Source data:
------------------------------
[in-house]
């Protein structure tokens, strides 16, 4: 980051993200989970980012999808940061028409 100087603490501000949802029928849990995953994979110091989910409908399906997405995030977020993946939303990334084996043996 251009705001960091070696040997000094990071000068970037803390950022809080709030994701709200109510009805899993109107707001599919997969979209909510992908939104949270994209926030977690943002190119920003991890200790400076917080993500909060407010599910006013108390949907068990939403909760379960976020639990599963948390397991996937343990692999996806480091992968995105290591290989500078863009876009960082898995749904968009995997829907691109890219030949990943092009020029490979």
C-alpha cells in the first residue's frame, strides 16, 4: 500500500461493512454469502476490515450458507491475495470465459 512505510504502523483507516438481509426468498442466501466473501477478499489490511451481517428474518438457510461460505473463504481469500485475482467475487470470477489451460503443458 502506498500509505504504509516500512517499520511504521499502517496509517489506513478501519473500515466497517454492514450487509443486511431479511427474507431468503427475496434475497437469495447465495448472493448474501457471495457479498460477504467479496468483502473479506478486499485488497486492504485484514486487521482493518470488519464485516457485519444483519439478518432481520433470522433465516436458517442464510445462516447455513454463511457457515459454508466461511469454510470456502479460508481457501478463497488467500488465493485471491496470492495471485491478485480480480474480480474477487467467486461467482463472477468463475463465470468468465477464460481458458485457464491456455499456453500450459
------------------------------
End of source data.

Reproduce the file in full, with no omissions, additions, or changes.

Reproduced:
[in-house]
């Protein structure tokens, strides 16, 4: 980051993200989970980012999808940061028409 100087603490501000949802029928849990995953994979110091989910409908399906997405995030977020993946939303990334084996043996 251009705001960091070696040997000094990071000068970037803390950022809080709030994701709200109510009805899993109107707001599919997969979209909510992908939104949270994209926030977690943002190119920003991890200790400076917080993500909060407010599910006013108390949907068990939403909760379960976020639990599963948390397991996937343990692999996806480091992968995105290591290989500078863009876009960082898995749904968009995997829907691109890219030949990943092009020029490979």
C-alpha cells in the first residue's frame, strides 16, 4: 500500500461493512454469502476490515450458507491475495470465459 512505510504502523483507516438481509426468498442466501466473501477478499489490511451481517428474518438457510461460505473463504481469500485475482467475487470470477489451460503443458 502506498500509505504504509516500512517499520511504521499502517496509517489506513478501519473500515466497517454492514450487509443486511431479511427474507431468503427475496434475497437469495447465495448472493448474501457471495457479498460477504467479496468483502473479506478486499485488497486492504485484514486487521482493518470488519464485516457485519444483519439478518432481520433470522433465516436458517442464510445462516447455513454463511457457515459454508466461511469454510470456502479460508481457501478463497488467500488465493485471491496470492495471485491478485480480480474480480474477487467467486461467482463472477468463475463465470468468465477464460481458458485457464491456455499456453500450459